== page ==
The Canadian province of Alberta has experienced phenomenal growth in its oil and gas industry. As the petroleum-industrial complex expands it has sparked a number of community-based conflicts over noxious facilities that are seen by some to be the cause of a number of health problems. The research reported here used two case studies to examine siting conflicts involving natural gas extraction facilities in rural Alberta. We found that the stories shared by citizens involved in these conflicts functioned as 'moral tales'. These moral tales were political in the way they challenged implicit and institutionalized rationales for redistributing benefits and burdens of oil and gas development. They also created a space for collective action by articulating spatial transgressions and by constructing a type of moral citizenship.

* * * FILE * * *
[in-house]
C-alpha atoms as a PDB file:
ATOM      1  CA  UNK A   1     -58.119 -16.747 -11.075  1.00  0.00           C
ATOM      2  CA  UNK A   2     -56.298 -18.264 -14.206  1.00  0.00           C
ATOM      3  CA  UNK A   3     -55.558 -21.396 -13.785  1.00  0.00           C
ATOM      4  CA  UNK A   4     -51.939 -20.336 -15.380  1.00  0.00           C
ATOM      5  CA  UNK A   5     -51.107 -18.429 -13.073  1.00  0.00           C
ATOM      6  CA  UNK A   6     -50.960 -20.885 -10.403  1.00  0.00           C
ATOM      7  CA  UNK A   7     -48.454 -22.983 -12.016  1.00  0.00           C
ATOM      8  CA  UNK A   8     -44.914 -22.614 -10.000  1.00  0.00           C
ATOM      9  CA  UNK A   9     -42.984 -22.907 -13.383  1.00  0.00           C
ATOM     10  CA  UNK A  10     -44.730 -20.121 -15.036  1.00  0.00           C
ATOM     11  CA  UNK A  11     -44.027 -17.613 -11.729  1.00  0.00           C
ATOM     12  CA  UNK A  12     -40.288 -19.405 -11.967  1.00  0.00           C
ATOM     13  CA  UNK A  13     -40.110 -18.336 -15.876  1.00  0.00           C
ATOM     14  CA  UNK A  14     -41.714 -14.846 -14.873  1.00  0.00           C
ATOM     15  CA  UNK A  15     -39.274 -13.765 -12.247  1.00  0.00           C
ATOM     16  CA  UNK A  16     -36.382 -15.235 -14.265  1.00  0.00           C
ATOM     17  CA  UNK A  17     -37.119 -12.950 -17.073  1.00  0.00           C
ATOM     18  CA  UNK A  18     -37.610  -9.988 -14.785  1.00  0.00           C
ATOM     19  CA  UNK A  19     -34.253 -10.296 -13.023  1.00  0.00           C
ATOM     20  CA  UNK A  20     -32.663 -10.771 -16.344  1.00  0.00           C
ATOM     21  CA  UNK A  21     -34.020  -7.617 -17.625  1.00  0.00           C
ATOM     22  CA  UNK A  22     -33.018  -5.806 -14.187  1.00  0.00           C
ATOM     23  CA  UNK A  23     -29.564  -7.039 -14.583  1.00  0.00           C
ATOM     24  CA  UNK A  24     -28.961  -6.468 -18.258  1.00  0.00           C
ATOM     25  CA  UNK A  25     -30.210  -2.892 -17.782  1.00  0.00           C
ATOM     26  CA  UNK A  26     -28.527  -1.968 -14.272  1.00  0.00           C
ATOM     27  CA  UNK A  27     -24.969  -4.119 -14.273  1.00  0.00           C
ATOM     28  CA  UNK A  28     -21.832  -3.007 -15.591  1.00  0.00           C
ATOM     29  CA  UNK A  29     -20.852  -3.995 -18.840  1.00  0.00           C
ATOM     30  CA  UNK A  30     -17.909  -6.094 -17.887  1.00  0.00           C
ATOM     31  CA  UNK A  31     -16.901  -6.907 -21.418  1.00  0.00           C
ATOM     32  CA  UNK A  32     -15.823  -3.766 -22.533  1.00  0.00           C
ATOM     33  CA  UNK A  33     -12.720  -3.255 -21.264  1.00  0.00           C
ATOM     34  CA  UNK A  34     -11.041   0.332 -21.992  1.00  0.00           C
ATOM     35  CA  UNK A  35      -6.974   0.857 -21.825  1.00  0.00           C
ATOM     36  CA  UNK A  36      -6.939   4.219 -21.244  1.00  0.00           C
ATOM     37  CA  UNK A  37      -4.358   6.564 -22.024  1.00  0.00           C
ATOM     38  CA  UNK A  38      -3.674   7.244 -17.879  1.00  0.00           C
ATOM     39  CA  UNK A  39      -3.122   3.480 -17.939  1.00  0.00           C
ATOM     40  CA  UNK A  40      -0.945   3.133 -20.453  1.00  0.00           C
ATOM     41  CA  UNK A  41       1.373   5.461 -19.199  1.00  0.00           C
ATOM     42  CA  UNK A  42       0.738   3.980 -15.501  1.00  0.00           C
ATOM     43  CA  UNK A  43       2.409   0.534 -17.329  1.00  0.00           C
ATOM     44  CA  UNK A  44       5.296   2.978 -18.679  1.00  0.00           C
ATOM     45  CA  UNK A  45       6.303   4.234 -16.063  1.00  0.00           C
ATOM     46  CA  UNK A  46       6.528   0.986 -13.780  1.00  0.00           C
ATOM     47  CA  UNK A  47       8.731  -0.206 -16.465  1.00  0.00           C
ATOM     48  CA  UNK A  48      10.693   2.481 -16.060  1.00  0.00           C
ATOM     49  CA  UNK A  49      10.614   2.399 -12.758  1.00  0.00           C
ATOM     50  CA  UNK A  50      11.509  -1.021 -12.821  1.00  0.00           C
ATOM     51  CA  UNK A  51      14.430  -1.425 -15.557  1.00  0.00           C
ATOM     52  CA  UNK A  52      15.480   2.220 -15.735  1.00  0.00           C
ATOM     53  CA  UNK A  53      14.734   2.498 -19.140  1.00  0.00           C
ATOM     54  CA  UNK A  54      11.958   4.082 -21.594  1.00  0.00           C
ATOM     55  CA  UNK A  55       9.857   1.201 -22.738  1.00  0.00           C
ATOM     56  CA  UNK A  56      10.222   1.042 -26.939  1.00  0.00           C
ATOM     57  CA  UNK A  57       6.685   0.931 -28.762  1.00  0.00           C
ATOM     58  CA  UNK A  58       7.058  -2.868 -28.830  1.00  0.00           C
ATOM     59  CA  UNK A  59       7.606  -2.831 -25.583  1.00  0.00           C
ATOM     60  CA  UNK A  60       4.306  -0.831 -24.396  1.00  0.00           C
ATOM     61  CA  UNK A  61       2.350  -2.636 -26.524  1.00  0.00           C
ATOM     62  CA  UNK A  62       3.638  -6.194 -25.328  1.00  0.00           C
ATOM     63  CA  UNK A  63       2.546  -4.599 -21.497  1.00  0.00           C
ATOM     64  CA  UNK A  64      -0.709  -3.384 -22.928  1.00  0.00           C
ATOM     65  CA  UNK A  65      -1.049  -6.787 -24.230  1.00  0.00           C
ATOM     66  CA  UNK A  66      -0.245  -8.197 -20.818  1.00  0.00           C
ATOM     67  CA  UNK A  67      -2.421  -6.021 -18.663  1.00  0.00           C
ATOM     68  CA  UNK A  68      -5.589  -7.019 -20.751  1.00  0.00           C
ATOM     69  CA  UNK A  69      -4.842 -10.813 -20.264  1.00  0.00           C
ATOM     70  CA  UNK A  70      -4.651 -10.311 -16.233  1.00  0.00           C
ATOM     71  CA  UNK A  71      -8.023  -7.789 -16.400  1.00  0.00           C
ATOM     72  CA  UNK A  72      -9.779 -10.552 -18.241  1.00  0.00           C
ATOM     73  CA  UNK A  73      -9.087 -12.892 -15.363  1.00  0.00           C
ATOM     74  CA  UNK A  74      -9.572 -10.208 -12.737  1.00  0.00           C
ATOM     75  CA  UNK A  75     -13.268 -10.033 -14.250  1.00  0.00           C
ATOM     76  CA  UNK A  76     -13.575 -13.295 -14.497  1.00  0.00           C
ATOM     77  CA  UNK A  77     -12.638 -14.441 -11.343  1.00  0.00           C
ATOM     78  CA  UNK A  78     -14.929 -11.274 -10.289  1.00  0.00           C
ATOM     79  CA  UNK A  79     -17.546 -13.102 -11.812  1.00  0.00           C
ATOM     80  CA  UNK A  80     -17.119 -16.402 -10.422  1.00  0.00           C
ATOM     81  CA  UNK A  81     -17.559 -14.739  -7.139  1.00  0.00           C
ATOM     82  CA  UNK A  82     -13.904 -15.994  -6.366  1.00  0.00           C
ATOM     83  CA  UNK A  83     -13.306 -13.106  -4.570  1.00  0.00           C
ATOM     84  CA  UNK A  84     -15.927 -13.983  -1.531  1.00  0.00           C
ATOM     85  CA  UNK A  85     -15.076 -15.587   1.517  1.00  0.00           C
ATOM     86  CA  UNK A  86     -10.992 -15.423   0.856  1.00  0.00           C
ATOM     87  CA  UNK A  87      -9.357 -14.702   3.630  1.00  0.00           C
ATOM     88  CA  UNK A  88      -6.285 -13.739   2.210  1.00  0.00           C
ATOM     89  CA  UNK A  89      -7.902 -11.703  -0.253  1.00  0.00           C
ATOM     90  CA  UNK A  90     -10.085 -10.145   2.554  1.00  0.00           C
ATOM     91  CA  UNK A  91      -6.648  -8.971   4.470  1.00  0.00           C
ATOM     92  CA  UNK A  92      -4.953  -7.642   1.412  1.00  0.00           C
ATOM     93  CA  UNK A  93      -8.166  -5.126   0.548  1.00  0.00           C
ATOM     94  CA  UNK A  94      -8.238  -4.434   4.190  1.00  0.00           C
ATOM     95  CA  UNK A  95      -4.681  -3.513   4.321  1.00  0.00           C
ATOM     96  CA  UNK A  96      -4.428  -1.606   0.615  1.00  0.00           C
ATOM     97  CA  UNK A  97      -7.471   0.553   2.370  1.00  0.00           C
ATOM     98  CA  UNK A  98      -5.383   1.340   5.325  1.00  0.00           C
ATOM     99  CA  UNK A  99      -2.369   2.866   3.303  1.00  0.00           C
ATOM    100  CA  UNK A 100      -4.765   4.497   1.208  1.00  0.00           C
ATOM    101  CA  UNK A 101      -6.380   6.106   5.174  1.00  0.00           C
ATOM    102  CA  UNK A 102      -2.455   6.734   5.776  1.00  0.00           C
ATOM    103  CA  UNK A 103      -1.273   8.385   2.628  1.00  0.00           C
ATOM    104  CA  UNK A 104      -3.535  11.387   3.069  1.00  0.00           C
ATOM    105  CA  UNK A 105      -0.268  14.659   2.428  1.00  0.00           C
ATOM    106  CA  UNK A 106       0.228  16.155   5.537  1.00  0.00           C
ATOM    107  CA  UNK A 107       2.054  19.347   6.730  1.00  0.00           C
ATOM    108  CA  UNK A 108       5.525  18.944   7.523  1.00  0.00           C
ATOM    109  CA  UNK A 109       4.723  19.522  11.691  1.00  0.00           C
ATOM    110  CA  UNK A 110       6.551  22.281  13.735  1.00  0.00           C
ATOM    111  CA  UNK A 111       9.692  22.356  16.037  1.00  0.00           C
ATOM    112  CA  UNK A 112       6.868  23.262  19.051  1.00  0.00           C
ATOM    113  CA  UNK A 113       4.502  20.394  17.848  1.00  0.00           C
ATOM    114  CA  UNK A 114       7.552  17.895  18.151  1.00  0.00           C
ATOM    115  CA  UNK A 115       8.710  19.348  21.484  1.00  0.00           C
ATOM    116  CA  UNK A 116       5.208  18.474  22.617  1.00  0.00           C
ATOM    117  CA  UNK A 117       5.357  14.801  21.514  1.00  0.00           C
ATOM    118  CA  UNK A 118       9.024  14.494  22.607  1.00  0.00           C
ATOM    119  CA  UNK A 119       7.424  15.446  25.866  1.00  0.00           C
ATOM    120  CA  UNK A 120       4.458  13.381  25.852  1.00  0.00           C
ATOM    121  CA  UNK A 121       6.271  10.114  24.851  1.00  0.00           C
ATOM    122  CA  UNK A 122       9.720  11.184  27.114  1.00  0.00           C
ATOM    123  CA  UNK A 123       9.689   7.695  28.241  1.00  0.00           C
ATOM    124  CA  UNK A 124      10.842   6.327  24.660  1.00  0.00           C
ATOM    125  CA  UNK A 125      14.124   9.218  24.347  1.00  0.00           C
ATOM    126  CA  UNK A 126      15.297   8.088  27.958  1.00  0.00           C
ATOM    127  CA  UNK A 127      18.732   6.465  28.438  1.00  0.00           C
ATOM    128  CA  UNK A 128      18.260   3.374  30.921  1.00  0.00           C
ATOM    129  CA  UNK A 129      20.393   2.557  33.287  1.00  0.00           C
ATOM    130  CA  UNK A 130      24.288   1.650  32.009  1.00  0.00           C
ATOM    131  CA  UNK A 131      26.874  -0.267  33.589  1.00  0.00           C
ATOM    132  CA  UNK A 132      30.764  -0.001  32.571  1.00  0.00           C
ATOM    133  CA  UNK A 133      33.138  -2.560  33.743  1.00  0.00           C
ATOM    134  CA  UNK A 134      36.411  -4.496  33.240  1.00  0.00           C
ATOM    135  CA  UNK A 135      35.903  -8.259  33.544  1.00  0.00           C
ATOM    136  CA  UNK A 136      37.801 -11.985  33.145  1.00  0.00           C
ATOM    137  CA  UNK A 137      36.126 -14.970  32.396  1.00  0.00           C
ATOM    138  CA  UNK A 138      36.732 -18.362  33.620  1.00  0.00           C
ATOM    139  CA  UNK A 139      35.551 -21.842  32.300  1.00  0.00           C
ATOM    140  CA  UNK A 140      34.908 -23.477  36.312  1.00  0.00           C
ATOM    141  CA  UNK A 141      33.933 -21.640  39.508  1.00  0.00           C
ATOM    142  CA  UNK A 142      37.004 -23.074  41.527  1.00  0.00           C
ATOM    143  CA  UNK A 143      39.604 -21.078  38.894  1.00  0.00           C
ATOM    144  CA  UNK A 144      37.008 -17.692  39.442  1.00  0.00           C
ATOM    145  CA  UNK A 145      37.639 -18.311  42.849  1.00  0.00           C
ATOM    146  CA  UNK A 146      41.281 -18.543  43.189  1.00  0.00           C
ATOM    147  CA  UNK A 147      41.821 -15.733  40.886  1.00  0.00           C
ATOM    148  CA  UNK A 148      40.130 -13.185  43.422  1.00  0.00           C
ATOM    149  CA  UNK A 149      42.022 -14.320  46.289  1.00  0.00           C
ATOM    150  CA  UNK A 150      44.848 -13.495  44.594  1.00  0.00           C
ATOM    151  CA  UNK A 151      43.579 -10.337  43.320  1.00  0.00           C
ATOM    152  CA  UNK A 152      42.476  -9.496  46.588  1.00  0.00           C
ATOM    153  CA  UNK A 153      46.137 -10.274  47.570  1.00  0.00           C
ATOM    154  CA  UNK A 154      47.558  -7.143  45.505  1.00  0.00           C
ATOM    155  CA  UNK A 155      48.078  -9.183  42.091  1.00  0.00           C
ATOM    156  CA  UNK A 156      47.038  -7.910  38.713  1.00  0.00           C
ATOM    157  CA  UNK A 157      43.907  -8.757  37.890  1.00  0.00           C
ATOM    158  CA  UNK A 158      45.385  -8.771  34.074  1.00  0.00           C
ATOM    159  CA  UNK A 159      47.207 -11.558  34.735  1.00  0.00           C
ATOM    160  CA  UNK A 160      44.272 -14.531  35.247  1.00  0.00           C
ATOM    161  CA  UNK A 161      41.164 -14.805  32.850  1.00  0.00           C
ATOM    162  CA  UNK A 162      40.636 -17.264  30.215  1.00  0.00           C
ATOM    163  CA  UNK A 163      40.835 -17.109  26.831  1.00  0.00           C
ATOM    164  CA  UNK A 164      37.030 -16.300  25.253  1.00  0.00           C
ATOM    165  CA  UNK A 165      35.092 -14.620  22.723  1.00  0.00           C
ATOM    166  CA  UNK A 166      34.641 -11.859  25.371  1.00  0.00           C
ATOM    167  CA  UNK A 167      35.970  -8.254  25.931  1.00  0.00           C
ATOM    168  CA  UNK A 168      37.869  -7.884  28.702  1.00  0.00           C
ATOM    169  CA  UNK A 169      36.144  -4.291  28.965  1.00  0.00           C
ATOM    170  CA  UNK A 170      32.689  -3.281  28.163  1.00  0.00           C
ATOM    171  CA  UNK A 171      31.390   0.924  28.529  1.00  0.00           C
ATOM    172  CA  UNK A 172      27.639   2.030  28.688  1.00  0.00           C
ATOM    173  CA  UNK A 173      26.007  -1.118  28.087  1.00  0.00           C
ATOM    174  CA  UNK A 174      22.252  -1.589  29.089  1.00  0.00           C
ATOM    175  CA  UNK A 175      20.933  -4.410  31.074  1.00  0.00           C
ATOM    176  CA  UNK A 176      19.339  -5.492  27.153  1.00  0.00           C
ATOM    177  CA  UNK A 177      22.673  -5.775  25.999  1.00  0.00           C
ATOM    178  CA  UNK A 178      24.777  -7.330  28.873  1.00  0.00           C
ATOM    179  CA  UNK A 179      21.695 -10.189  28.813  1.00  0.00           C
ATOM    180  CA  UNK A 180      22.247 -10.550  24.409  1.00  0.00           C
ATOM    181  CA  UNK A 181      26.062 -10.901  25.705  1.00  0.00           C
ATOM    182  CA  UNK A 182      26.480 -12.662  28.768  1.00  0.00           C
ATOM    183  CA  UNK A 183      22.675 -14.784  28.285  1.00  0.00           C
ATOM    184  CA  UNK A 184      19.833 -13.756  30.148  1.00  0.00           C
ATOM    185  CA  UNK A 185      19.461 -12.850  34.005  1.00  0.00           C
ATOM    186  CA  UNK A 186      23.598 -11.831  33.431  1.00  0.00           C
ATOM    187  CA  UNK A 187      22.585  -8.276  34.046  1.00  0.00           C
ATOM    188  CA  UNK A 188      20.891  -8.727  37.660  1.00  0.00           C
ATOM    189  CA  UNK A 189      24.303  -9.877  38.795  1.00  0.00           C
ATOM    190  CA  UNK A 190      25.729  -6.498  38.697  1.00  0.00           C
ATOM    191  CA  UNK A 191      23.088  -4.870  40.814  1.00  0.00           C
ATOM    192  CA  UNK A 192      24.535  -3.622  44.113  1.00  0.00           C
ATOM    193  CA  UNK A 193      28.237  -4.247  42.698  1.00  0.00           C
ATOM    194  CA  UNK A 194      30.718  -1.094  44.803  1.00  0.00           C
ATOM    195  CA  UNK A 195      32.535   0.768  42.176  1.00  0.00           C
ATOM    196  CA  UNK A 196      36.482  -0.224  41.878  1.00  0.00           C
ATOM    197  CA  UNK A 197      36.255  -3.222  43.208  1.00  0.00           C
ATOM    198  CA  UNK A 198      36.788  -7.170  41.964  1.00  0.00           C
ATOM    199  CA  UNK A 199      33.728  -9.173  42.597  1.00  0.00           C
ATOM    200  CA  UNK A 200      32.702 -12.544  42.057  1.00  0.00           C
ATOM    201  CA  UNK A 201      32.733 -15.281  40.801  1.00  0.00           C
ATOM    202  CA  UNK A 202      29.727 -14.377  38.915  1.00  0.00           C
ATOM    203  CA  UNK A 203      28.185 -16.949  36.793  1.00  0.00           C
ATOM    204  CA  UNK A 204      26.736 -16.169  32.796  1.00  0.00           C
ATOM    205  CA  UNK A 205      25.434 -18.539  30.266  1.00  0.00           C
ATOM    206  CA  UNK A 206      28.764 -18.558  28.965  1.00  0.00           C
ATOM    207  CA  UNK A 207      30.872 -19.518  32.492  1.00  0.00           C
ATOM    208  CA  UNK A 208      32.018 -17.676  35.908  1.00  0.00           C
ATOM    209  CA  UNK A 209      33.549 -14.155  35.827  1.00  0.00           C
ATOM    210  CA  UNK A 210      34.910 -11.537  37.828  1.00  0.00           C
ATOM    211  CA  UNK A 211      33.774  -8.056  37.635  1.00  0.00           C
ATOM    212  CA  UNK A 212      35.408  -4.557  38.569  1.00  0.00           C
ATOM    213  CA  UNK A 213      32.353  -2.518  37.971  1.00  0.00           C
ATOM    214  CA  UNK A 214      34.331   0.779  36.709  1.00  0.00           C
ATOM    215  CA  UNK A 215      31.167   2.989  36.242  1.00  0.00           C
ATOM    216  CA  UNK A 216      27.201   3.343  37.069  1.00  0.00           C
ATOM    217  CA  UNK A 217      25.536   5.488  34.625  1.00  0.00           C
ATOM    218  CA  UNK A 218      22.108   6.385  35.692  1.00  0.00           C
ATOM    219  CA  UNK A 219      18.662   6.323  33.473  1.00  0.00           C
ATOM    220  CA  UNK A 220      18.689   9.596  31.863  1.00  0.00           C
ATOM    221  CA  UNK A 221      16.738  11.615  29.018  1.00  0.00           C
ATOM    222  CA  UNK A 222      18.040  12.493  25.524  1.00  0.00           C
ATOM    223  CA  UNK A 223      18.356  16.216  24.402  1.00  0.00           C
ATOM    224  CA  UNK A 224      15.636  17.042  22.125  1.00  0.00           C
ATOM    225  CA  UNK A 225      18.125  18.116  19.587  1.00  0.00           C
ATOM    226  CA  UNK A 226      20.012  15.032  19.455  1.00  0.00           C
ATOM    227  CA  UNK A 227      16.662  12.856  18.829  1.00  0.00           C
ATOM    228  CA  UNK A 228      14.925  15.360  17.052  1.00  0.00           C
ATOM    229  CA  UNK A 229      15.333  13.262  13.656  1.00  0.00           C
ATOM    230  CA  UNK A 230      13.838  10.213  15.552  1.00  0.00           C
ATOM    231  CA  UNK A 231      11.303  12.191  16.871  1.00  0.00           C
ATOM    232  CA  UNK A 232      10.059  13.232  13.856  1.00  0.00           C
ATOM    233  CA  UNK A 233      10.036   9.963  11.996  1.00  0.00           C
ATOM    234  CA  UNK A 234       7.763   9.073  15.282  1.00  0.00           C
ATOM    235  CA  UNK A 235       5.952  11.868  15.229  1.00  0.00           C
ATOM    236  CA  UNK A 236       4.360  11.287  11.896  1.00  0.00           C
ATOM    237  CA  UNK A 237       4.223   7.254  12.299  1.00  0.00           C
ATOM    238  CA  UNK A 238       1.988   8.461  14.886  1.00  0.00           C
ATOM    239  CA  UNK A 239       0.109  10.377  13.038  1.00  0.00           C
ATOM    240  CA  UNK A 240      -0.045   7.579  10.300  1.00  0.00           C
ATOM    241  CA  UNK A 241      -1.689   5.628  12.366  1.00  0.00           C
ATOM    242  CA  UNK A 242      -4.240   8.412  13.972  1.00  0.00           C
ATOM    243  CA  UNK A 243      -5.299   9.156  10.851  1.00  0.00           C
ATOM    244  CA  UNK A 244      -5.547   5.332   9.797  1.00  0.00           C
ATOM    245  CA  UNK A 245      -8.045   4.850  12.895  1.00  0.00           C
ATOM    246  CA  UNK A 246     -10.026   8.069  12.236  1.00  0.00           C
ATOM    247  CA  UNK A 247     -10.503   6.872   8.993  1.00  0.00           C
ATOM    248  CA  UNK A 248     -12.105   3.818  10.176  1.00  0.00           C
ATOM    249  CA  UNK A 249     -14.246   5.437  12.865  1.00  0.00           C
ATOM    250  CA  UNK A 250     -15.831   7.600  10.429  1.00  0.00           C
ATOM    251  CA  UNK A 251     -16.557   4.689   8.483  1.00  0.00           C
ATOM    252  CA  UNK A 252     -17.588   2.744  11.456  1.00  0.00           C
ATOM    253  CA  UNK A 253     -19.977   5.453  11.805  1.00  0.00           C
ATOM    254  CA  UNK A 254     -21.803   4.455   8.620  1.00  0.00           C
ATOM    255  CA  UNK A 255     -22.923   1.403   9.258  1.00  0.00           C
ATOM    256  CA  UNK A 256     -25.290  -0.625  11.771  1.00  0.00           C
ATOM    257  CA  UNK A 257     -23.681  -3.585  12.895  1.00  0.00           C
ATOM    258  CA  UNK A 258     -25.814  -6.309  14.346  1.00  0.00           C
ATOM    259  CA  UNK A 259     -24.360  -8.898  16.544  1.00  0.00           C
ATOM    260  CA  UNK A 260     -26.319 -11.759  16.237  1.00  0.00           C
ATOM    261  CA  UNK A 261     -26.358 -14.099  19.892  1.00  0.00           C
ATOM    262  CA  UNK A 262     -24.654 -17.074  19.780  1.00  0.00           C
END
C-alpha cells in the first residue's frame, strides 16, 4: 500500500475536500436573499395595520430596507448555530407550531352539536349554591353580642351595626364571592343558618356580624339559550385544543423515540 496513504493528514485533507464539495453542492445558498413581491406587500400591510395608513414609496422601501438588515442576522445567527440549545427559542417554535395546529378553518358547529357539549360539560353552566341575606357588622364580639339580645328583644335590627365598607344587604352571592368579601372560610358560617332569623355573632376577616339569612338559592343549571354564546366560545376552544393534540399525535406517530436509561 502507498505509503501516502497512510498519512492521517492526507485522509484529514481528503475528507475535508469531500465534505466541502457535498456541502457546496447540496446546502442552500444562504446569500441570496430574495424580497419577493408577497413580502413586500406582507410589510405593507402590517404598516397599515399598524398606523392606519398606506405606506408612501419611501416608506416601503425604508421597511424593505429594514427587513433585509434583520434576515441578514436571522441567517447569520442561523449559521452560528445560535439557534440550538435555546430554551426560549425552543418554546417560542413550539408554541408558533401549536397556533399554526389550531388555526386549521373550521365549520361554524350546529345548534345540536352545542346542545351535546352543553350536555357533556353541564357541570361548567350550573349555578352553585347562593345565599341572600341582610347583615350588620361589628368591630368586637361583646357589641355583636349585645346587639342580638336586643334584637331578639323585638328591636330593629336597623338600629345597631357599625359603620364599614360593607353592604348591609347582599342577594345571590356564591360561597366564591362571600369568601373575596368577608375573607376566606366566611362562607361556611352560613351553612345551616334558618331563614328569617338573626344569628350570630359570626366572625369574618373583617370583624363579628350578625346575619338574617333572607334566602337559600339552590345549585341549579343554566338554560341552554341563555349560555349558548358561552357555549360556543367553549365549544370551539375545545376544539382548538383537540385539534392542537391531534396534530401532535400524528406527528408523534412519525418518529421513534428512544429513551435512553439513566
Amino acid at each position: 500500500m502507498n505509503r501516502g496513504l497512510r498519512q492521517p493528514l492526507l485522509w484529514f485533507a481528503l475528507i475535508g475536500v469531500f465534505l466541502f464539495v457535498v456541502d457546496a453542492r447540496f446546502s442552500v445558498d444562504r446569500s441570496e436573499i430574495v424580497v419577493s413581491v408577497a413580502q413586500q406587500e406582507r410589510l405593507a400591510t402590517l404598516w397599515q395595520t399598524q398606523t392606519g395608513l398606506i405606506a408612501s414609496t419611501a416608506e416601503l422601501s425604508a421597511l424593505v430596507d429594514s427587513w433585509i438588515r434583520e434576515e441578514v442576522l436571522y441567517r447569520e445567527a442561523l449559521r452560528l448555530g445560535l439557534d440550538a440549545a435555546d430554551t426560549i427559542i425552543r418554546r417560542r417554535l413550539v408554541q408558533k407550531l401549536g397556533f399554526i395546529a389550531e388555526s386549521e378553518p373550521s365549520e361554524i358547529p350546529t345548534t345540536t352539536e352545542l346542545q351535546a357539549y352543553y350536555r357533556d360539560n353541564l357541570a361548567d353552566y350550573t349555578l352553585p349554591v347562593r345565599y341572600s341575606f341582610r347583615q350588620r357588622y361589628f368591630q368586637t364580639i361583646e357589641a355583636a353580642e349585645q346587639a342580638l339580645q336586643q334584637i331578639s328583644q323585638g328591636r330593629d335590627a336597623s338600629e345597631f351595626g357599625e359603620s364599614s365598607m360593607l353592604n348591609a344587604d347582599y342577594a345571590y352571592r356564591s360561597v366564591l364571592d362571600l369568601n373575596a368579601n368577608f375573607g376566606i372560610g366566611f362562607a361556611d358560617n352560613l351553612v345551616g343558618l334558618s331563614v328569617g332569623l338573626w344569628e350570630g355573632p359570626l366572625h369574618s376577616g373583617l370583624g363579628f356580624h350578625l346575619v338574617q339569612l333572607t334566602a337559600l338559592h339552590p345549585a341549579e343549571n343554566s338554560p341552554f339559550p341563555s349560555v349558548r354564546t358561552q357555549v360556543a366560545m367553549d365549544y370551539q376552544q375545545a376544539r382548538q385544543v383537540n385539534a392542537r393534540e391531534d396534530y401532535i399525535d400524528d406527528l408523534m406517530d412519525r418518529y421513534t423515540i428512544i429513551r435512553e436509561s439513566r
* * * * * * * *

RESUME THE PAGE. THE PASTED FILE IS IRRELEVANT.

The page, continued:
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Document Type: Research Article
School of Geography and Earth Sciences, McMaster University, Hamilton, Ontario, Canada
Department of Earth and Atmospheric Sciences, University of Alberta, Edmonton, Alberta, Canada
Publication date: 01 March 2009
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